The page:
The baby, who is one of several newborn koalas living at the zoo, climbed out of her mother’s pouch for the first time not too long ago. When she made her public debut, she revealed a coat of white fur rarely seen in her species. According to the zoo, the koala isn’t albino. Rather, she got her pale shade from a recessive gene inherited from her mother known as a “silvering gene.” Though the light coloration is currently the koala’s defining feature, there’s a good chance she’ll eventually grow out of it and take on the gray-and-white look that’s typical for her species.

For now, the Australia Zoo is celebrating the birth of its first-ever white koala joey by getting the public involved in the naming process. On the post announcing the zoo’s new arrival, commenters have so far suggested Pearl, Snowy, Luna, and Kao (from the Thai word for “white”) as names to match the baby’s immaculate appearance. There are also a few pop culture-related proposals, including Olaf after the character in Frozen and Daenerys in honor of Game of Thrones.

Instead of deciding the koala’s name by popular vote, the zoo will select the winner from their favorite submissions. And with nearly 5000 comments on the original Facebook post to choose from, the joey will hopefully have better luck than the animals named by the public before her. (The Koalay McKoala Face does have a certain ring to it.)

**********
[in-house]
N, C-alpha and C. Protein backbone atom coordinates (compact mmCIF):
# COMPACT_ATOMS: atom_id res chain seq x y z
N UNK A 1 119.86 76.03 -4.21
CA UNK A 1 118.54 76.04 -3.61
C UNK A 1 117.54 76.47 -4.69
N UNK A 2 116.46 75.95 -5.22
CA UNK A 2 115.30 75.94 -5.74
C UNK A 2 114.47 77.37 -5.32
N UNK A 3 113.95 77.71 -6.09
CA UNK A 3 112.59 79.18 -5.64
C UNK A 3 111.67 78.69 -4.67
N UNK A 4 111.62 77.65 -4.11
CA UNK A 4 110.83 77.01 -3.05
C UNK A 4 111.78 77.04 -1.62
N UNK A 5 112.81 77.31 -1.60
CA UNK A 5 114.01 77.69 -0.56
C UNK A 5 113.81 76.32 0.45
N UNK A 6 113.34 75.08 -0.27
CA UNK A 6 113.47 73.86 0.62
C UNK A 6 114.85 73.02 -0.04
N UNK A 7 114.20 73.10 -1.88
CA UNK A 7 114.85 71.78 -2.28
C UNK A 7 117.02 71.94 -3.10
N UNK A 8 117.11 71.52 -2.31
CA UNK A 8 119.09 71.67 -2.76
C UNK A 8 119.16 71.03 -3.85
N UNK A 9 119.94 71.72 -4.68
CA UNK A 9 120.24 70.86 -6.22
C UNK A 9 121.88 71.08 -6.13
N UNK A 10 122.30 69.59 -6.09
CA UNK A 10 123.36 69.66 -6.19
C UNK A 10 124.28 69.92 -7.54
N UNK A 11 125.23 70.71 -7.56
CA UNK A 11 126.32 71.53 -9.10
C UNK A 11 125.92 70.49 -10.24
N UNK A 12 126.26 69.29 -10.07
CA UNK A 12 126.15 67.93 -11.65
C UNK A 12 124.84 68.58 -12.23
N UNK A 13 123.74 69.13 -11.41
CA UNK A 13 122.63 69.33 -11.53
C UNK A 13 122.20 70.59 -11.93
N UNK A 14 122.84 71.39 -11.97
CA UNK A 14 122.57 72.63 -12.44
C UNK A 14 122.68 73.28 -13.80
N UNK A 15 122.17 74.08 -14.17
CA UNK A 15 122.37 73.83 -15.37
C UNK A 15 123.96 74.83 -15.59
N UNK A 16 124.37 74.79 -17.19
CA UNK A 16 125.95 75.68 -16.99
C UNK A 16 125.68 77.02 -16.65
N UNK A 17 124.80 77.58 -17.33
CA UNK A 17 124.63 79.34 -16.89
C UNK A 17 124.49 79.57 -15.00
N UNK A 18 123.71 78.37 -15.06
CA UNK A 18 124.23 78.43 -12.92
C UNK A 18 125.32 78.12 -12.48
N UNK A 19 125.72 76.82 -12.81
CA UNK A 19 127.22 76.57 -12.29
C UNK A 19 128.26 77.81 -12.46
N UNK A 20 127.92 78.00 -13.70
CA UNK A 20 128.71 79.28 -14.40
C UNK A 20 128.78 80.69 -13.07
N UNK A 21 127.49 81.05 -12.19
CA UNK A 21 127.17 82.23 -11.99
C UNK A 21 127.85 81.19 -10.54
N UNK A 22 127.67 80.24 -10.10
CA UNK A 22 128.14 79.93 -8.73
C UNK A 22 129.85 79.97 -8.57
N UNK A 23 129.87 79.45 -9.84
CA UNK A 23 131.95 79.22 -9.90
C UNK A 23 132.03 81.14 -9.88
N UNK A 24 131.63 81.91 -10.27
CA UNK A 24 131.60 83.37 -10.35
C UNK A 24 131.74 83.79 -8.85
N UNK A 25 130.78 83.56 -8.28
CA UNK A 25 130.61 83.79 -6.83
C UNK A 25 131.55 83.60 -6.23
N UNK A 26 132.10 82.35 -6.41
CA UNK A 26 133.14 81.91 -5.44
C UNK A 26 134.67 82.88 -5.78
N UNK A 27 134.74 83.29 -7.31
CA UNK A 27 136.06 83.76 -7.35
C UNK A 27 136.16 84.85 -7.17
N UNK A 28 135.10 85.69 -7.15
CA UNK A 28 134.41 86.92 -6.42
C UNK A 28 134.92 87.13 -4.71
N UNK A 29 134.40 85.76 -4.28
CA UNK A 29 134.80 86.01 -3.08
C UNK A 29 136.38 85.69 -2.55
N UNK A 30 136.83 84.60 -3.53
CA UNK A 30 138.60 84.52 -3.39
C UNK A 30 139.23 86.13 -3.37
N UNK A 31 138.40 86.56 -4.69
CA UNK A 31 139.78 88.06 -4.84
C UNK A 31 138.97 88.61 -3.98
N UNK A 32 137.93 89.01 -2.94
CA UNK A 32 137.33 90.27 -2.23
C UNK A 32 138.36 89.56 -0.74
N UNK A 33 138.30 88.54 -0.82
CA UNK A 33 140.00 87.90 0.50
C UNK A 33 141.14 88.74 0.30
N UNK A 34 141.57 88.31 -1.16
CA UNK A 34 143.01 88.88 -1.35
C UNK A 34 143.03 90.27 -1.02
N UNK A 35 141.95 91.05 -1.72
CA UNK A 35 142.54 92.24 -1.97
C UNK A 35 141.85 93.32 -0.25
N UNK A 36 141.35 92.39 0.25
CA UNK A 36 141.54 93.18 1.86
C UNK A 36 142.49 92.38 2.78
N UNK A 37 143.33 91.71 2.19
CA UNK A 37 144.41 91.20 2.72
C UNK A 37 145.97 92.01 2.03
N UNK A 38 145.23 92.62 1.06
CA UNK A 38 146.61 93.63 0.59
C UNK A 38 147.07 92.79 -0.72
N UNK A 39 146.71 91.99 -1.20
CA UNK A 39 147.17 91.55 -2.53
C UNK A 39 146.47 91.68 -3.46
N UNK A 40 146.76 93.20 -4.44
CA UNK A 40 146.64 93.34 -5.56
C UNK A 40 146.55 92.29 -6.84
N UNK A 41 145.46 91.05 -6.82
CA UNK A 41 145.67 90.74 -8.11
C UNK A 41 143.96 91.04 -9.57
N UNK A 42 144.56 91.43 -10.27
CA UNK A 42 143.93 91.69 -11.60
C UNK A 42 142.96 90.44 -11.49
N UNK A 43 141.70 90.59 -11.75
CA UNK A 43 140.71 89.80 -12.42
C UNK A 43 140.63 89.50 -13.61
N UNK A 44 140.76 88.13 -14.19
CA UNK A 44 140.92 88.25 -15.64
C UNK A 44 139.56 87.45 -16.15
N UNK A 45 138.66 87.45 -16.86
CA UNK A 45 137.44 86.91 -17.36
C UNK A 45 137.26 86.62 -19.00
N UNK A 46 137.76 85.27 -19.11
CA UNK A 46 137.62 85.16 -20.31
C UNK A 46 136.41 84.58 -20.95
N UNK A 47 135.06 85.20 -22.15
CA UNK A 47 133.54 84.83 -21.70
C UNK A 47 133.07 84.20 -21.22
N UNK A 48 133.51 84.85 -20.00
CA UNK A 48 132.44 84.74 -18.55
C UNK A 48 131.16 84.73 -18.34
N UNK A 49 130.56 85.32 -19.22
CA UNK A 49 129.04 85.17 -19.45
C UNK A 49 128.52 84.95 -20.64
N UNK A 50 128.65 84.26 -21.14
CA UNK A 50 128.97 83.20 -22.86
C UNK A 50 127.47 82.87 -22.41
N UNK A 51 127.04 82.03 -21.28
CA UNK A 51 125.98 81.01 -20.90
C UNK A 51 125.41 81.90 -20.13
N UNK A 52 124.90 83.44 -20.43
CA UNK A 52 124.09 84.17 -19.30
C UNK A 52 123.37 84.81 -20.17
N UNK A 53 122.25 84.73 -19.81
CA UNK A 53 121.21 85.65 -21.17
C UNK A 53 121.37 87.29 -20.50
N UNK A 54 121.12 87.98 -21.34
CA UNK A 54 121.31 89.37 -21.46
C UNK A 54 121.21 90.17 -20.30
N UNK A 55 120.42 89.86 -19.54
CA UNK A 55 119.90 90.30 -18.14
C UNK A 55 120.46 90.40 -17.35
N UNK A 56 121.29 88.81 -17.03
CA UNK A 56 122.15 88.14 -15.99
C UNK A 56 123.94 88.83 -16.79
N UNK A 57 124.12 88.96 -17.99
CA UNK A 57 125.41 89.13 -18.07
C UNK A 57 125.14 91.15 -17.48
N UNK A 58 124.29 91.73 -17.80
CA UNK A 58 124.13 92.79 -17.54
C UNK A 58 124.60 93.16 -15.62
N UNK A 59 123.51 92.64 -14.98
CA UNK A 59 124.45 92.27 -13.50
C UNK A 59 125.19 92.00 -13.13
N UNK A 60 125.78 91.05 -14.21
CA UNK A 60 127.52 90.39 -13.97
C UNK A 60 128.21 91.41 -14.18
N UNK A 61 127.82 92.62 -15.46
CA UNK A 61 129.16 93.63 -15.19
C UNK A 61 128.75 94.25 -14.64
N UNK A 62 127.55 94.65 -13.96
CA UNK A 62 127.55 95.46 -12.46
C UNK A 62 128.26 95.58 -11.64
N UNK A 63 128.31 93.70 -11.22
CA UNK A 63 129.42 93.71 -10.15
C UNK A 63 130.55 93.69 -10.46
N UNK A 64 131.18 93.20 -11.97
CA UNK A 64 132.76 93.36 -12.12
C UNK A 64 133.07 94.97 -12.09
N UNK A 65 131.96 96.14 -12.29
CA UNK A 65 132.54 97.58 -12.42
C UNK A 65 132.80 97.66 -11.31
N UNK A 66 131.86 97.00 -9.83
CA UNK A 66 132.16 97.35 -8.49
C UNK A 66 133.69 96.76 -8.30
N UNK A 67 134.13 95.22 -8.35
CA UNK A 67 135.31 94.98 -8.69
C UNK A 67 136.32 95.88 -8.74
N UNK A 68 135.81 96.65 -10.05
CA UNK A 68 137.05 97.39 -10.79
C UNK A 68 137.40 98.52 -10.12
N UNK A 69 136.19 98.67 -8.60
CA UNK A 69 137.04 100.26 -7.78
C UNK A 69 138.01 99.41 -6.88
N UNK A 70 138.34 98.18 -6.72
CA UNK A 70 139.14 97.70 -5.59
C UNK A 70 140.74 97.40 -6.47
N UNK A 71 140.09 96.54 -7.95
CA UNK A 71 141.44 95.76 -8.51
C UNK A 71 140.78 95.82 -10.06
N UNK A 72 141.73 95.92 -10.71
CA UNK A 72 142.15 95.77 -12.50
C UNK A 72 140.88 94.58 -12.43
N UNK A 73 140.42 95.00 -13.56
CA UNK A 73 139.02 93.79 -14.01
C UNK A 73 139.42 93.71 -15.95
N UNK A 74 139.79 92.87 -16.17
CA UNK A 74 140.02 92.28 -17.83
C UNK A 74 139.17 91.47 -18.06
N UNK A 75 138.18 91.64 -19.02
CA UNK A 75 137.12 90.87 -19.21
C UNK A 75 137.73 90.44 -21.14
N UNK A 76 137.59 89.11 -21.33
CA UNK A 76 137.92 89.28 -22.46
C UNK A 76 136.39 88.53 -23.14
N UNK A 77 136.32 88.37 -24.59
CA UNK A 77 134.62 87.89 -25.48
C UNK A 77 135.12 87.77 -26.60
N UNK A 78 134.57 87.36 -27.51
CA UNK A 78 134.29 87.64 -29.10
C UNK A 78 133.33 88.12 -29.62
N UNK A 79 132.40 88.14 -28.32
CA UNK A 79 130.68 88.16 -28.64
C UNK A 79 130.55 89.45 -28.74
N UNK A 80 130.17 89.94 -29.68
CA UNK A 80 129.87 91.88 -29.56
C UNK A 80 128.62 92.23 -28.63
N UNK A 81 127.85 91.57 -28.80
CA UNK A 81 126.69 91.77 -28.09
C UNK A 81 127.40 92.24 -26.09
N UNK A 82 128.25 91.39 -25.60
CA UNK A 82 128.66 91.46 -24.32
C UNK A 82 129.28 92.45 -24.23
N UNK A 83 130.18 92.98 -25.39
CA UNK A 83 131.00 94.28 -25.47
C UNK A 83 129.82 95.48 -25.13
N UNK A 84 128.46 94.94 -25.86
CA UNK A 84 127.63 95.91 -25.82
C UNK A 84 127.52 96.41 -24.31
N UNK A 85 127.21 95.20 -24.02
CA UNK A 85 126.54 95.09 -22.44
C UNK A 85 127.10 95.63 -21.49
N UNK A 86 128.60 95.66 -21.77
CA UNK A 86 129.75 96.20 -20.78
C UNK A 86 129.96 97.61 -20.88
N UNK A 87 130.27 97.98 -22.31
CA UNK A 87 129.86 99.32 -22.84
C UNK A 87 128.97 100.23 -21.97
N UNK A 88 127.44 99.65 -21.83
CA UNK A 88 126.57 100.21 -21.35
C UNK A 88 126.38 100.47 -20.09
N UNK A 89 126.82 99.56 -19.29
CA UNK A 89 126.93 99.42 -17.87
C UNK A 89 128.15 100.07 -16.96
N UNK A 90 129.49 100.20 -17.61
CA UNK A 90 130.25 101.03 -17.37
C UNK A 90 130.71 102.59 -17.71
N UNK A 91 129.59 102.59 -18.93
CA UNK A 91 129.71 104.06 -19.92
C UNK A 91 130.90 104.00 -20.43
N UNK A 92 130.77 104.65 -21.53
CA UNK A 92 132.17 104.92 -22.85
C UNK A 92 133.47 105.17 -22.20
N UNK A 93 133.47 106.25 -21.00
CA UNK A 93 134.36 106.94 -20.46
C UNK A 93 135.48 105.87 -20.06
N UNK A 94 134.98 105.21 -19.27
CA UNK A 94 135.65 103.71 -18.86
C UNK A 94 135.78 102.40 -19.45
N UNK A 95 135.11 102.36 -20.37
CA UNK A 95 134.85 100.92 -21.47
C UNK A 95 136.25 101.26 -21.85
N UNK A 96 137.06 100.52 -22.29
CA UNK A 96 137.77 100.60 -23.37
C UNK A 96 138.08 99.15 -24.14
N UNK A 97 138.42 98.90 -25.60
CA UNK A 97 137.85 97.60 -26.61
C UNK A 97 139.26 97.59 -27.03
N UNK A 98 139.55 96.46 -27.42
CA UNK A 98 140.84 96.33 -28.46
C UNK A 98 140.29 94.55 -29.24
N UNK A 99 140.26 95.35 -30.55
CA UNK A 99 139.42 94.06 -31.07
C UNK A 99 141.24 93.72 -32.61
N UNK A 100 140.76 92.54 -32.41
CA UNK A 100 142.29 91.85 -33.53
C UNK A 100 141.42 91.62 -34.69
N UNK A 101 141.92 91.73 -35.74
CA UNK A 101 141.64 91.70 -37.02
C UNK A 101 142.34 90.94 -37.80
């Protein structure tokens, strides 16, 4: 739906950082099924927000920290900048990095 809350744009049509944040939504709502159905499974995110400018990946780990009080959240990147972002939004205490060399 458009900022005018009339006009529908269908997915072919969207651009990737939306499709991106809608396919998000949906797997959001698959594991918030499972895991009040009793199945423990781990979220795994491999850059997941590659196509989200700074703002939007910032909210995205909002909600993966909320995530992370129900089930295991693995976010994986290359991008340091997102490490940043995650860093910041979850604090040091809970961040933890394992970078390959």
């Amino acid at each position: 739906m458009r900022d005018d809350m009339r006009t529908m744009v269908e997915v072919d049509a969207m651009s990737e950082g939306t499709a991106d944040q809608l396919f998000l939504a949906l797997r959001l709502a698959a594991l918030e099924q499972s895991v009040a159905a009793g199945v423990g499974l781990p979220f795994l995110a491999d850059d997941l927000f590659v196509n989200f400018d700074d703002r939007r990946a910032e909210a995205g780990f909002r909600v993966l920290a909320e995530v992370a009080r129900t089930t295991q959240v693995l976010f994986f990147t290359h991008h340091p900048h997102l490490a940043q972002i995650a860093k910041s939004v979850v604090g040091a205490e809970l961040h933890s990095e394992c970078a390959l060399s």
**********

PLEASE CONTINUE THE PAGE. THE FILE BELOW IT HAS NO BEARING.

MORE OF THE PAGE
[h/t Mashable]

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Animals
Why Blue Dogs Have Been Roaming Mumbai
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Press TV News Videos, YouTube

Residents of Mumbai began noticing a peculiar sight on August 11: roving stray dogs tinted a light shade of blue. No one knew what to make of these canines, which were spotted in the streets seemingly unharmed but otherwise bucking nature.

Concerned observers now have an answer, but it’s not a very reassuring one. According to The Guardian, the 11 Smurf-colored animals were the result of pollution run-off in the nearby Kasadi River. Industrial waste, including dyes, has been identified as coming from a nearby manufacturing plant. Although dogs are known to swim in the river, the blue dye was also found in the air. After complaints, the Maharashtra Pollution Control Board investigated and found the factory, Ducol Organics Pvt Ltd., was not adhering to regulatory guidelines for waste disposal. They shut off water to the facility and issued a notice of closure last Friday.

“There are a set of norms that every industry needs to follow,” MPCB regional officer Anil Mohekar told The Hindustan Times. “After our sub-regional officers confirmed media reports that dogs were indeed turning blue due to air and water pollution, we conducted a detailed survey at the plant … We will ensure that the plant does not function from Monday and the decision sets an example for other polluting industries, which may not be following pollution abatement measures.”

Animal services workers who retrieved five of the dogs were able to wash off the dye. They reported that no other health issues were detected.

[h/t The Guardian]